This is why so often people complain about people pushers, people who play very defensively and just get the ball back in play because they don’t have the ability to attack and hit a pusher off of the court and do it consistently as soon as they take that weak shot from the pusher and try to attack and hit it hard, they start making all types of errors.
So, then they slow down and they try to outlast the pusher which is a mistake as well because that’s what the pusher does everyday. It’s just get the ball back in play safely. And so it drives people crazy.
And in order for you to move past this and be able to hit the ball aggressively and safely, you have to learn how to hit top spin on either side. So, write back to me Juna, and tell me how long you’ve been playing and around what level you’re playing at currently and hopefully we can get you to move more towards the top spin swing or at least have the ability to hit with more top spin on both sides, so that you can maintain a little bit higher margin for error as you start to attack more with your ground strokes.
Juna I would also want you to do some homework by going to podcast archives, on essential tennis. Com and download podcast number 39. In podcast 39 I discuss in a little bit more detail the actual technique of how to do this and very similar topic. But I want you to listen to that show as well and then write me back. Let me know what you think and we can get you started towards more of a top spin swing.
Juna, thank you very much for you questions both on fitness and on what style of tennis to play and no I don’t want you to pick either one or the other. I want you to be consistent and be able to attack at the same time. And hopefully my answer made it clear to you how you’re going to have to do that and what you need to do in order to achieve that. Thanks very much Juna. Take care. [music] [music] [music] Alright. Our next question comes to us from Ben in Salt Lake City, Utah and Ben wrote to me and asked just a request to discuss pros and cons of each type of stance during a future Podcast. If there are good examples of professionals that always helps me to identify the strokes. Thanks.
Sure. And we’re gonna talk about four different stances here Ben. And they can basically be grouped into two main categories. And we’re going to talk about each of the four though quickly. And the four main types of stances are open stance, a square or neutral stance, a closed stance and also semi-open stance.
Lets go ahead and describe each of those four stances so that you guys understand the difference between them and so that you know which one you have. An open stance is the stance where your feet are lined up parallel to the baseline. You can tell what stance you have based on a line that would be drawn from one foot to the other. So, if your feet are lined up on the court in such a way then if you drew a line from one to the other, an open stance would have that line be parallel to the baseline or parallel to the net. That’s an open stance.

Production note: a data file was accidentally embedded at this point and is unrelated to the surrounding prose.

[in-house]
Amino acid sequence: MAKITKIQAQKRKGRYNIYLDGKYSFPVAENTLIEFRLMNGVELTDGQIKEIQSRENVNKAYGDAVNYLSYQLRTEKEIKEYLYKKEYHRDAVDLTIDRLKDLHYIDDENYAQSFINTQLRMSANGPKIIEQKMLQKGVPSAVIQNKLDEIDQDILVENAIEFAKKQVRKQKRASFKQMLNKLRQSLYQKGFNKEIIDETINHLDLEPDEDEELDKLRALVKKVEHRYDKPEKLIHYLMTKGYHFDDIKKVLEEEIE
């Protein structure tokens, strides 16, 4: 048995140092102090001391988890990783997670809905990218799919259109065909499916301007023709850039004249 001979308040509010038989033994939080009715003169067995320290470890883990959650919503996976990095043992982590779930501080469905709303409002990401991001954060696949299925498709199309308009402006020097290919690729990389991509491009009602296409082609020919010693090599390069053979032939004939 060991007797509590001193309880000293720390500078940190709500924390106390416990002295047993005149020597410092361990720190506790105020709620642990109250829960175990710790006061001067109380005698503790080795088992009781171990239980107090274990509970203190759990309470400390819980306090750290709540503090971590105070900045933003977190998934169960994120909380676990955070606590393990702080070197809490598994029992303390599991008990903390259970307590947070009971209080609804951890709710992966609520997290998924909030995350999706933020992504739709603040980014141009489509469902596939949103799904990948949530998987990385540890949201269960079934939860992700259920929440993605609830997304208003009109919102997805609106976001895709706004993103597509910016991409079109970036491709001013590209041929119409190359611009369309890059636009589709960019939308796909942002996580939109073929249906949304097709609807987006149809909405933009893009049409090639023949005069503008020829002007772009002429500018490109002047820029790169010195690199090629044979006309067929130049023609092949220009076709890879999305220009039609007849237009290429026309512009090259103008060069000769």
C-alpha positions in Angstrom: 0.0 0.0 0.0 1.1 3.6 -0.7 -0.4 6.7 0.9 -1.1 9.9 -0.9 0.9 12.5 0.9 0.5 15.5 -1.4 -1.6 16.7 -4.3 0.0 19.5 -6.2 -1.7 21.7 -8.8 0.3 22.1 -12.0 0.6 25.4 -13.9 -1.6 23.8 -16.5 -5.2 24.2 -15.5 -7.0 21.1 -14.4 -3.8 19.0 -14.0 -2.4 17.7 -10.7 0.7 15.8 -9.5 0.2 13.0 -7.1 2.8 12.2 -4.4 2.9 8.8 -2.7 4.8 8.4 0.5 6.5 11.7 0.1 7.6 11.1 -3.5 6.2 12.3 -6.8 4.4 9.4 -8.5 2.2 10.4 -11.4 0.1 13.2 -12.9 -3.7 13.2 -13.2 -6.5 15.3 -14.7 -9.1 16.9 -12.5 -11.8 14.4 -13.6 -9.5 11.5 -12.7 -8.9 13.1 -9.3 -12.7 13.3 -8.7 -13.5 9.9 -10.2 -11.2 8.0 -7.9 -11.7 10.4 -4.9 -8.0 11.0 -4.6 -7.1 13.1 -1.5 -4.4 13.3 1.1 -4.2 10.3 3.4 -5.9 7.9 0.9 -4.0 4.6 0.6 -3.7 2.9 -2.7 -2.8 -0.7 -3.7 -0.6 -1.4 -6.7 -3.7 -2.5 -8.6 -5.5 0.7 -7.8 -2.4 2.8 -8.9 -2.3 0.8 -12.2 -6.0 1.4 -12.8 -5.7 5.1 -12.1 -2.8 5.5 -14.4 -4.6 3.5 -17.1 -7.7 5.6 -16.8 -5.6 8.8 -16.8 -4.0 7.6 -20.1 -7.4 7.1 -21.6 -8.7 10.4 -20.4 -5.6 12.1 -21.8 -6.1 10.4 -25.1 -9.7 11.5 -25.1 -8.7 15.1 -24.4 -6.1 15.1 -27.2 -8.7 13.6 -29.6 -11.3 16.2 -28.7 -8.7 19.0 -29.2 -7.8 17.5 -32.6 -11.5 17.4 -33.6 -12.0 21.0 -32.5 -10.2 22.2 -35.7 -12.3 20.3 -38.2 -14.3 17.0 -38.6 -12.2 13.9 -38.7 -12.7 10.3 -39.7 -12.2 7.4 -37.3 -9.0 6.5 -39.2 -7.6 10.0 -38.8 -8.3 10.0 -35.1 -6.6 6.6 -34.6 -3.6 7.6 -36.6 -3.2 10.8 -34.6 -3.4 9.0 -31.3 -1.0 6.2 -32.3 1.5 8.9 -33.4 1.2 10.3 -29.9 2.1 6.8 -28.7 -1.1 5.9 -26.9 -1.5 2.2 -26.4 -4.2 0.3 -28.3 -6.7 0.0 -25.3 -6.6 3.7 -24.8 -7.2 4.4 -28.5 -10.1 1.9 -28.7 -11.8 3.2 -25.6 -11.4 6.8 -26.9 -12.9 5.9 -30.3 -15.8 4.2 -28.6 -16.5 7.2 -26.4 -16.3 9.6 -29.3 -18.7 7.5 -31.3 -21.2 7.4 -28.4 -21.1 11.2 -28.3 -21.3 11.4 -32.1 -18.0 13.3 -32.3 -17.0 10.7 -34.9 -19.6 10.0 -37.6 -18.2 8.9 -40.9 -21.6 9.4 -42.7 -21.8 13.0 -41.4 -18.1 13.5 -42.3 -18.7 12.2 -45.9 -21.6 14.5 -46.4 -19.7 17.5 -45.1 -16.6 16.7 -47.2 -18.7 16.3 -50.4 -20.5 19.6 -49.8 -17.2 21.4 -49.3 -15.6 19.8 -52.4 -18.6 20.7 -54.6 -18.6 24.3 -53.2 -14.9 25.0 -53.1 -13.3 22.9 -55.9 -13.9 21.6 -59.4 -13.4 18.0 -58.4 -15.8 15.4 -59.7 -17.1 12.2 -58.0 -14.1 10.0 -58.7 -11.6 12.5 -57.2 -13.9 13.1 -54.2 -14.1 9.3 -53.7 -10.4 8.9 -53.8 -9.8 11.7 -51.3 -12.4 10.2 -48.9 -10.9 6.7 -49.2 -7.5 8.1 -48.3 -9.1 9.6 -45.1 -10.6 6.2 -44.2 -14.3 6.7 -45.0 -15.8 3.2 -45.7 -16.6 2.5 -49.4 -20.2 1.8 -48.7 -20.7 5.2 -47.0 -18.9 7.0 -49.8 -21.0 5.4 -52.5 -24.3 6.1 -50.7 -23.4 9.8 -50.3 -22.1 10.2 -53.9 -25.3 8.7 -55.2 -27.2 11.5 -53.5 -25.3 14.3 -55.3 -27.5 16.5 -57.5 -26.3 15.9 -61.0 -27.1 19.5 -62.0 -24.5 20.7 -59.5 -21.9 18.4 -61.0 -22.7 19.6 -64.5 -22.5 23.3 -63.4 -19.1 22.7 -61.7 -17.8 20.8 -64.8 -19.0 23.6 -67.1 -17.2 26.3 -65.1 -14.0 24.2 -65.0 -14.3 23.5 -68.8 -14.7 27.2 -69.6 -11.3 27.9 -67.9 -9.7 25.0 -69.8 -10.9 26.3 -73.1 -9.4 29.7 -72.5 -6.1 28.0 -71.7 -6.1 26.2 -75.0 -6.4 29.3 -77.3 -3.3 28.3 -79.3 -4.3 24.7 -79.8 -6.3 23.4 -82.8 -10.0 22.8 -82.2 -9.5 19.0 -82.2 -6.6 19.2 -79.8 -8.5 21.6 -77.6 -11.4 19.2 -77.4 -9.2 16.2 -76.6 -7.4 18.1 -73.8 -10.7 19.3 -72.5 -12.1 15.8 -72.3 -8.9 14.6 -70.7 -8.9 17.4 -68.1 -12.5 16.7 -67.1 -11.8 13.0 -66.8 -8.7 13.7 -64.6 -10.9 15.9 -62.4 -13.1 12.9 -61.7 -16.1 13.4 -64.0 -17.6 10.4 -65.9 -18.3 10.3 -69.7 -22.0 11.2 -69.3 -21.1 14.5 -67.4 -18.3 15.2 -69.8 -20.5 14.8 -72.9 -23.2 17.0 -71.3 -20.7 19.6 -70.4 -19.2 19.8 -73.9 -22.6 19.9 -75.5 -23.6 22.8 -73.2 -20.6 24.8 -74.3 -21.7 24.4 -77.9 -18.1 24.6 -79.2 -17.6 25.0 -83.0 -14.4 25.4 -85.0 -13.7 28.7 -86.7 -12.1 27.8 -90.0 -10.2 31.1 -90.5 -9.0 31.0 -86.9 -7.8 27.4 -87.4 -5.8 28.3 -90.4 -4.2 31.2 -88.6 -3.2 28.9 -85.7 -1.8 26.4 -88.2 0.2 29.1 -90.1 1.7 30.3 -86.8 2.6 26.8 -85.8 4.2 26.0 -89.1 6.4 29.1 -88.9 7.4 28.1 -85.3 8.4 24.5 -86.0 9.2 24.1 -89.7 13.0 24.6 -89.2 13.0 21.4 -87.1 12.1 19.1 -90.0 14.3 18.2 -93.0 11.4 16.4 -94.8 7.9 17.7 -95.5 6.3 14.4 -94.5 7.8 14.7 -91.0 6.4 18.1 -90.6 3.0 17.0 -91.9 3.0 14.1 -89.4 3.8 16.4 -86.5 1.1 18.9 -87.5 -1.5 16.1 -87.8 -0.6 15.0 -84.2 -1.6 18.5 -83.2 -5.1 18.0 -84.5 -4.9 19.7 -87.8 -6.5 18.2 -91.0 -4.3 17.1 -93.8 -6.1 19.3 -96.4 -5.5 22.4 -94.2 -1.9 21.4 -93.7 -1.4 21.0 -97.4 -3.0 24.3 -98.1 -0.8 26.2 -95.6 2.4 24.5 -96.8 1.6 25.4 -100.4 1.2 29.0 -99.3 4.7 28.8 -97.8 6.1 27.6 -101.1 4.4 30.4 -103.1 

Next up is the square stance and the square or neutral stance is one where you are 90 degrees to the baseline or 90 degrees to the net. So, if you’re a right handed player and setting up in a square stance for your forehand you would be turned to the right. You would be facing to the right side of the court. Your left foot would be out towards the net and your right foot would be back towards the backtrack and if you drew a line from your right foot to your left foot. It would be approximately 90 degrees or a right angle, a square angle to the baseline. That’s why it’s called the square stance. Also called the neutral stance.
So, it’s 90 degrees to the baseline or 90 degrees to the net. Now a closed stance would be past a neutral or square stance. Your left foot will actually break that line between your right and left foot in a square stance. Your left foot would actually go past that line more towards the right side of the court and now you’re actually closed over, meaning the front of your body is actually now facing towards the back of the court a little bit assuming we’re just relaxed with the upper body and having a turn along with your stance.
The back of your body would actually be facing a little bit towards the net if you stand in a closed stance on the baseline facing towards a right handed players forehand. Now, a semi-open stance is between a square stance and an open stance. An open stance is completely parallel to the baseline, a square stance or neutral stance is 90 degrees to the baseline and again we’re talking about the line being drawn between your two feet. A semi-open stance would be half-way between an open and the square stance. So, the line that we would be drawing from one foot to the next would be somewhere around 45 degrees or so to the baseline.